I recently saw a post on Instagram- the gist of it was:

“Find a man who takes care of himself (eg. books spa appointment), because a man who takes care of himself will take care of you.”

I have to admit I was a little flummoxed to be reading this. Is the way a person treats themselves an indicator of how they will treat you?

I think that people do have to be kind to themselves. I think people need to take care of personal grooming and health needs. I think they need to care for their personal space. I also think that people do need to practice self care. But I think everyone should be doing this to a certain degree. Every single person on this planet should accept personal responsibility for themselves. So, in turn, shouldn’t we all be actively looking for someone who takes care of themselves?

The problem is in the interpretation of what self care means. Self care to me means taking the time out to make sure all parts of me are nourished: food that sustains my body in a healthy way, books and conversation that stimulates my brain, showers and hair cuts and grooming that keeps my appearance in check, relationships that help me emotionally. Self care means taking the time out to be good to myself.

But are there variations of self care?

Can too much self care be a bad thing?

Can we assume that someone who takes care of themselves will take care of you?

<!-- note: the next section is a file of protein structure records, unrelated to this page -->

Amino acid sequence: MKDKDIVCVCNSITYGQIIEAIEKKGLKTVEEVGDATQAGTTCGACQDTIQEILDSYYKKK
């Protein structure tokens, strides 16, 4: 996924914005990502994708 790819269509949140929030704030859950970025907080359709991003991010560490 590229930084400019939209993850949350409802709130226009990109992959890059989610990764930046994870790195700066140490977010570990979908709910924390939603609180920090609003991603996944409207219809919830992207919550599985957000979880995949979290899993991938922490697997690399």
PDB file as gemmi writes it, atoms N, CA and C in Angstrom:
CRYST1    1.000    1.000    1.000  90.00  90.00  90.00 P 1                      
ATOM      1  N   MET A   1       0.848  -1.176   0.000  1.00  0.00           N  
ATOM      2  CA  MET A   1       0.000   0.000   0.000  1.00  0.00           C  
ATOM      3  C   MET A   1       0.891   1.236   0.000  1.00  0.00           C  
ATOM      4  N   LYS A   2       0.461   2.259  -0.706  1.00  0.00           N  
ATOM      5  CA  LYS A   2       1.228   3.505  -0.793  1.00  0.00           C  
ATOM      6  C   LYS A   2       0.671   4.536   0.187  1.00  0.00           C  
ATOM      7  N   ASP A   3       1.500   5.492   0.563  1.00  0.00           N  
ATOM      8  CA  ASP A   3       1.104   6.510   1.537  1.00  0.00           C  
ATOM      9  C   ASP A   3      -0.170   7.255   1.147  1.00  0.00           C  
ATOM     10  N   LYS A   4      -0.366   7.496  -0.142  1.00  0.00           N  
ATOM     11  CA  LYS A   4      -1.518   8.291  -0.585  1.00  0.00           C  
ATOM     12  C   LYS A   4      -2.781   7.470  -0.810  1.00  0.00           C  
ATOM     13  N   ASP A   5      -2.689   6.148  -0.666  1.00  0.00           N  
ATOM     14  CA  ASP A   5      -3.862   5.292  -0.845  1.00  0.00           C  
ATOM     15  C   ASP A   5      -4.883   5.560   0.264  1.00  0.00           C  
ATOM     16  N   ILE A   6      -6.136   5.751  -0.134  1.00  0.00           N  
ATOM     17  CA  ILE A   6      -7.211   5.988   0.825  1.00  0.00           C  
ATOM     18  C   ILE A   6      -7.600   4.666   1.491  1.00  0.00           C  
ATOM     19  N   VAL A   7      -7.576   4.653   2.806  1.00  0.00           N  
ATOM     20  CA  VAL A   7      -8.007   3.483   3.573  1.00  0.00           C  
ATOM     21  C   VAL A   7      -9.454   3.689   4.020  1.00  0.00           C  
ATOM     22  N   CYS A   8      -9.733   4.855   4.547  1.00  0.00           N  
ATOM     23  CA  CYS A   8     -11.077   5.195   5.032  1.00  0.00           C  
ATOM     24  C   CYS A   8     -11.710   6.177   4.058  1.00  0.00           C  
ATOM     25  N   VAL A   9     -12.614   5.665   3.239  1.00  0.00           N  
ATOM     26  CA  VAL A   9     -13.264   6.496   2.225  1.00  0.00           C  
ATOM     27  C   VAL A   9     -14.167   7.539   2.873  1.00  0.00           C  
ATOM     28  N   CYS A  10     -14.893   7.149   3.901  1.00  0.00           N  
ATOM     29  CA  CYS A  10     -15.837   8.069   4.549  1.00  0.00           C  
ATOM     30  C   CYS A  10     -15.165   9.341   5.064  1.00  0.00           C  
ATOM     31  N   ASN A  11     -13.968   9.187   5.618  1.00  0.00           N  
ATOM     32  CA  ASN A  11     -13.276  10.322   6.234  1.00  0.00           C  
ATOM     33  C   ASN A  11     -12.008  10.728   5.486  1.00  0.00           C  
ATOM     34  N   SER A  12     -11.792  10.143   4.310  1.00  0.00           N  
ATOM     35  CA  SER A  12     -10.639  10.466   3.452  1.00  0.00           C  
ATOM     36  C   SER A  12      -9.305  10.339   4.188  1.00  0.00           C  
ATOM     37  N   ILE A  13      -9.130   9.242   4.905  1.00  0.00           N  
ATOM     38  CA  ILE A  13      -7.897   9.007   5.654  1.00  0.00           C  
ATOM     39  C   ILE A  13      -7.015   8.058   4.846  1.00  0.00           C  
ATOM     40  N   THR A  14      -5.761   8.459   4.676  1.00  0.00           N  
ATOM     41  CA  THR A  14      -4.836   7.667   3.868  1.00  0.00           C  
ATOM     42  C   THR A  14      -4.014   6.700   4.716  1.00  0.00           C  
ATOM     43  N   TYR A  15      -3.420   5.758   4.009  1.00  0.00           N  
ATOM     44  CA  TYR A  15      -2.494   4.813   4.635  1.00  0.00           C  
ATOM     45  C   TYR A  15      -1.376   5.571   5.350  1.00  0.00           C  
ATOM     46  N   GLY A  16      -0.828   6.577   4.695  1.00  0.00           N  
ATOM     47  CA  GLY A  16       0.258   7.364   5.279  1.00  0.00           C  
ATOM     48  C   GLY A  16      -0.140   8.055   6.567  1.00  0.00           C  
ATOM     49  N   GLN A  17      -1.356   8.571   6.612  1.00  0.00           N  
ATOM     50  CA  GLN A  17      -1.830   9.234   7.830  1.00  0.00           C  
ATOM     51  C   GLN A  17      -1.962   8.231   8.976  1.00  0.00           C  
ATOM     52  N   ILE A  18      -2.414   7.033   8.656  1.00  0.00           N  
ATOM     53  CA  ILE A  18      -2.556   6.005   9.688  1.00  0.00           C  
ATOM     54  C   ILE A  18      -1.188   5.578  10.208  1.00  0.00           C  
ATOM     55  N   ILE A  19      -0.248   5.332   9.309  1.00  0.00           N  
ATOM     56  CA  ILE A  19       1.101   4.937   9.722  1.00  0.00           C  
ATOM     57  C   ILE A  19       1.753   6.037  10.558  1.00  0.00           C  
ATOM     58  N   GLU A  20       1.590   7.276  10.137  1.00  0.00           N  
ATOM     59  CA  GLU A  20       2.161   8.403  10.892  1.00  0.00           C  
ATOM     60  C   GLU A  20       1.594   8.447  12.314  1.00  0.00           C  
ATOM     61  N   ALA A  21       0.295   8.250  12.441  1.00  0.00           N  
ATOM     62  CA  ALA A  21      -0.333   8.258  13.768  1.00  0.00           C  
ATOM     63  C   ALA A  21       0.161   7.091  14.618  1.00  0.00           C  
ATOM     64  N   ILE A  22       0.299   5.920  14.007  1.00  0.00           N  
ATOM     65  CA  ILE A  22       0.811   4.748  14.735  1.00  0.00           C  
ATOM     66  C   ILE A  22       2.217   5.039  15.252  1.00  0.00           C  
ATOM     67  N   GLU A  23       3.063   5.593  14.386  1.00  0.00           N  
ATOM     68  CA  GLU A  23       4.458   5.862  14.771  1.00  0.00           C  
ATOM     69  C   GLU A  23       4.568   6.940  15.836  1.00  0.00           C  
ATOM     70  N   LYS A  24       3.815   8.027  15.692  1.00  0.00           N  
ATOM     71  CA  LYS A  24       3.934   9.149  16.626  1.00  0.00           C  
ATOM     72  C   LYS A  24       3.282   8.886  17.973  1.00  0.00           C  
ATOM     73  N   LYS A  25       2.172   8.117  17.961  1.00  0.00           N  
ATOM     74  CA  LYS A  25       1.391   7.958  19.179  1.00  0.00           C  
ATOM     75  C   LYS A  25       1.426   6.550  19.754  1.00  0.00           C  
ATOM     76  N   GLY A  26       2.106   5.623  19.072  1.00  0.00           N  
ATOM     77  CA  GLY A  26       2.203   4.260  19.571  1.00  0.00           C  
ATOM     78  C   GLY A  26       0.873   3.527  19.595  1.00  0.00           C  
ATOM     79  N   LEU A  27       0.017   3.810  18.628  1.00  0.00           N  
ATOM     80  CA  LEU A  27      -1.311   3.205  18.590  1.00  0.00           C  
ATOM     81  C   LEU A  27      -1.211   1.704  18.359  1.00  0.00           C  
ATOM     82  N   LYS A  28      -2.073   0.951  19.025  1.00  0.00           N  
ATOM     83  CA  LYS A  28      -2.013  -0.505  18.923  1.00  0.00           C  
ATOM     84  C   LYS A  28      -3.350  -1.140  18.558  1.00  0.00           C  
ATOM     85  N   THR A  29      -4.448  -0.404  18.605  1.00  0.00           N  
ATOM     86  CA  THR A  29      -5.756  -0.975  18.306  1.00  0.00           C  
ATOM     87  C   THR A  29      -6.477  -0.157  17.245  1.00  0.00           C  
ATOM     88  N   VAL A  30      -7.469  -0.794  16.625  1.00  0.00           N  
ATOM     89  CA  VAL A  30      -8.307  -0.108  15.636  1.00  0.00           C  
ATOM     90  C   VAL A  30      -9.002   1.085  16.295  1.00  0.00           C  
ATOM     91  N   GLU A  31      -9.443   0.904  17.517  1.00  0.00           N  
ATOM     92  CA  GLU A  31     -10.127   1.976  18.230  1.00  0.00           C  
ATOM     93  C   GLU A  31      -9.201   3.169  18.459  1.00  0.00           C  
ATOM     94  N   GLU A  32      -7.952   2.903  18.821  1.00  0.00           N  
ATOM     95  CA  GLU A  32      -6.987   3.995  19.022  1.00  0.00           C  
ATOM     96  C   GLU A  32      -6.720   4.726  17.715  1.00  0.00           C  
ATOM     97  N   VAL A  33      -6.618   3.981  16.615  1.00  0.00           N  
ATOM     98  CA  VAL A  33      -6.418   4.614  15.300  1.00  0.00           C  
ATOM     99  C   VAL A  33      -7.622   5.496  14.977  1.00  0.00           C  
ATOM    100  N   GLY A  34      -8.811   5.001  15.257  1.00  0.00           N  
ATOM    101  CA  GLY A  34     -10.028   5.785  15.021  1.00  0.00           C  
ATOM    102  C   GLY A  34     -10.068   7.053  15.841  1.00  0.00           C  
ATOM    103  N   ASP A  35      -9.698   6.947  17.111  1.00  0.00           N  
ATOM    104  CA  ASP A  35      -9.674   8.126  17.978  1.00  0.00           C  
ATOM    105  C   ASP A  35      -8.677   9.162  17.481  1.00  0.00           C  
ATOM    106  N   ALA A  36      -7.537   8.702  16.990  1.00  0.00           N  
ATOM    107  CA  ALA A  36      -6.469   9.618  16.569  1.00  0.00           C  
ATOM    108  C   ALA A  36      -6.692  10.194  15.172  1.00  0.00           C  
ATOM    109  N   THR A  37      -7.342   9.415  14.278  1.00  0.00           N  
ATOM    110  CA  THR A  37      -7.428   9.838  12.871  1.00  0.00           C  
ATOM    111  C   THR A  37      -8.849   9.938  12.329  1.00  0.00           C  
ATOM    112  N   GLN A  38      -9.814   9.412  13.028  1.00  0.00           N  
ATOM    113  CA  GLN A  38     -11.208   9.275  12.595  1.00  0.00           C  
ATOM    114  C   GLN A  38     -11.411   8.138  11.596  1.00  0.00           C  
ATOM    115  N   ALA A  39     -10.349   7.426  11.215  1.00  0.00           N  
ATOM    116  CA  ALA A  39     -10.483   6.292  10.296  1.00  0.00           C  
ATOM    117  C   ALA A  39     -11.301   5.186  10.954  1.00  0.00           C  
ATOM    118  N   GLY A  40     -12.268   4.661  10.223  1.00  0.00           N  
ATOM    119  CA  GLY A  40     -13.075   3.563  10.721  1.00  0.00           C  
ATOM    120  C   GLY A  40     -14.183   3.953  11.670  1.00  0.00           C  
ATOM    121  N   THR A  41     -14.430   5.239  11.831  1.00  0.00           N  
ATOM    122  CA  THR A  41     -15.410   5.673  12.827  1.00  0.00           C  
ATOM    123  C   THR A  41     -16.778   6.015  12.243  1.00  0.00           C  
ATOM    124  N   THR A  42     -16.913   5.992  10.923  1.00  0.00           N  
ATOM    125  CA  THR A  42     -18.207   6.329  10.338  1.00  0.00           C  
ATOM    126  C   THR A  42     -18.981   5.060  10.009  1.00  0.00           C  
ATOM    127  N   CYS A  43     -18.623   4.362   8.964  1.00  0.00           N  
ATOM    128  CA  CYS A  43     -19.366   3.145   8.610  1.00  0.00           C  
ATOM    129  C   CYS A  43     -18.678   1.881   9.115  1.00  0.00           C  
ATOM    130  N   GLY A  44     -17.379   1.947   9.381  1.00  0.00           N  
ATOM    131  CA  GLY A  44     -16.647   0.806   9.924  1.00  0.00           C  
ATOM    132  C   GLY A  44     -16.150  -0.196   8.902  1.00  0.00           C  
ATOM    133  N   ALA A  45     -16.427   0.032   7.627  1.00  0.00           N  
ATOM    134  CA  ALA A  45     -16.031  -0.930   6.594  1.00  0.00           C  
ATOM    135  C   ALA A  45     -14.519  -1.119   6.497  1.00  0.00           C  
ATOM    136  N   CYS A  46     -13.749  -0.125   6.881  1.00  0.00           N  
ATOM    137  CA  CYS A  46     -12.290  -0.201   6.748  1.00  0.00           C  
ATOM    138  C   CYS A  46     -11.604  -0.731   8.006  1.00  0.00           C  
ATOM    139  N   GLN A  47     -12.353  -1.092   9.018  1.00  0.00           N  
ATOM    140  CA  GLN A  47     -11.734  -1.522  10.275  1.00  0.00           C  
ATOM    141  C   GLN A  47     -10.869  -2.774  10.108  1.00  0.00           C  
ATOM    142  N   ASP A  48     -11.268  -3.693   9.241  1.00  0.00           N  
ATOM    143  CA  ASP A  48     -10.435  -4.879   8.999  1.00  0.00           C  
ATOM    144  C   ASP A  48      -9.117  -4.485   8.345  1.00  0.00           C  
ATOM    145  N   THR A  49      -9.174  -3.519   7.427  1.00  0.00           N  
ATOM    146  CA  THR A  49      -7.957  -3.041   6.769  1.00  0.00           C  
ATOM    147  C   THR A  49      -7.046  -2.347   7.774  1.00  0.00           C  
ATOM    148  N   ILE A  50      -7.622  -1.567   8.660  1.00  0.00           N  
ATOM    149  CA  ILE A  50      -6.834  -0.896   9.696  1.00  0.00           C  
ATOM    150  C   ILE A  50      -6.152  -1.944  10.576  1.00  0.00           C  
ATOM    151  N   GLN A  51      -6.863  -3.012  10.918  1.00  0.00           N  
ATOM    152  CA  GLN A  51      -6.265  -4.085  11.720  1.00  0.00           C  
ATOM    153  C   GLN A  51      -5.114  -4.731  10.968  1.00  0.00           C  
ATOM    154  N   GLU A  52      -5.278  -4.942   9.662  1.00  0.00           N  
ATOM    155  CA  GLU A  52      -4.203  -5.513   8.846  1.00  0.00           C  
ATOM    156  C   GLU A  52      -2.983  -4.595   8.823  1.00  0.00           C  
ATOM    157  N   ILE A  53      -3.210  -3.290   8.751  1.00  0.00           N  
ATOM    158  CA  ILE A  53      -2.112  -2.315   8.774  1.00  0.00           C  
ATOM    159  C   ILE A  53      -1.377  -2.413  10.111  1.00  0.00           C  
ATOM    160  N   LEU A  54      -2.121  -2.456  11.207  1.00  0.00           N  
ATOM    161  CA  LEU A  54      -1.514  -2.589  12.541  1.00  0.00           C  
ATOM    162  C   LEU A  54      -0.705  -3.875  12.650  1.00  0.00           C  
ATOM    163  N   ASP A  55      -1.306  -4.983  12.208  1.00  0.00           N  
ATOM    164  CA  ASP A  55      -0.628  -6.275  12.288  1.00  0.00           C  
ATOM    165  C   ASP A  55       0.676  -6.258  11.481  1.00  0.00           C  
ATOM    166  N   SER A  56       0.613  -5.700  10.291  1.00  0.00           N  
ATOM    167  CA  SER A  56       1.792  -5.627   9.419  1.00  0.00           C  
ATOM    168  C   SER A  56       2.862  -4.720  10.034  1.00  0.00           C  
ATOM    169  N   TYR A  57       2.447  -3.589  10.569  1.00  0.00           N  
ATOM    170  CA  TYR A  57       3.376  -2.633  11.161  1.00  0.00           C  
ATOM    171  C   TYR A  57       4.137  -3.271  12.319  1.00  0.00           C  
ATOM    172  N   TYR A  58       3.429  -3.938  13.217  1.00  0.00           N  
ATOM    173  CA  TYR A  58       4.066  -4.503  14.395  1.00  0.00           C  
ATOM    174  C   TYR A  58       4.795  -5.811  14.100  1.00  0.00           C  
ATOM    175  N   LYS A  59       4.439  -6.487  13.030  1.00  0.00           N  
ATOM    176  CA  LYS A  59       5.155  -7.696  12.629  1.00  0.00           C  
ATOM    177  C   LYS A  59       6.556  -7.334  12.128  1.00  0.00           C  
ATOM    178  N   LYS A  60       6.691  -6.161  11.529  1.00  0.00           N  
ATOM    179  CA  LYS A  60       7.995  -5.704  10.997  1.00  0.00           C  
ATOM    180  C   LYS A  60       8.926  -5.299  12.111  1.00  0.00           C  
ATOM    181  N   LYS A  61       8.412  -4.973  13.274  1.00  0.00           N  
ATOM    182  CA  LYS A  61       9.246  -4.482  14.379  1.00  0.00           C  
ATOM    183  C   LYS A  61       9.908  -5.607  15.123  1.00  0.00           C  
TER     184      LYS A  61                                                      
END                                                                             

Yes.

No.

Maybe.

Who knows.

I guess I want to know what people expect when they say they want someone to take care of them. What does that even mean?

I don’t know if I want my Husband to “take care of me.” I want him to respect me. I want him to listen to me. I want him to not lose his patience when it comes to my daughter or the pets or household inconveniences. I want him to not complain if I put wine in the tomato sauce because the tomato’s and the meat needed a little balance.

But do I want him to take care of me?

What expectations do we have when we try to find a mate? Are we looking for the person that best suits us, or the person who will take care of us?

Discuss:

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63 thoughts on “I Take Care of Me

  1. As a general rule, I don’t need anyone to “take care of” me! I’m perfectly capable of taking care of myself. My husband and I have been together 28 1/2 years, married almost 6, and it’s not been perfect, but he’s always had my back, and vice versa. If I need him to take care of me, he’s there. That’s the balance that works for us. Maybe there are people who actually want someone to take over their life and do everything?

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  2. I’m with you, LA. Someone who suits me, someone who respects me, someone who is always there for me, but … take care of me??! The little woman??! I think not. Taking care of each other should be a natural outcome of a good relationship, but that’s not at all the same thing as “looking for someone to take care of me”.

    Liked by 1 person

    1. I thought that too. That was my original premise when I thought about this topic. Someone who is totally into taking care if themselves might not be the best caregiver

      Liked by 1 person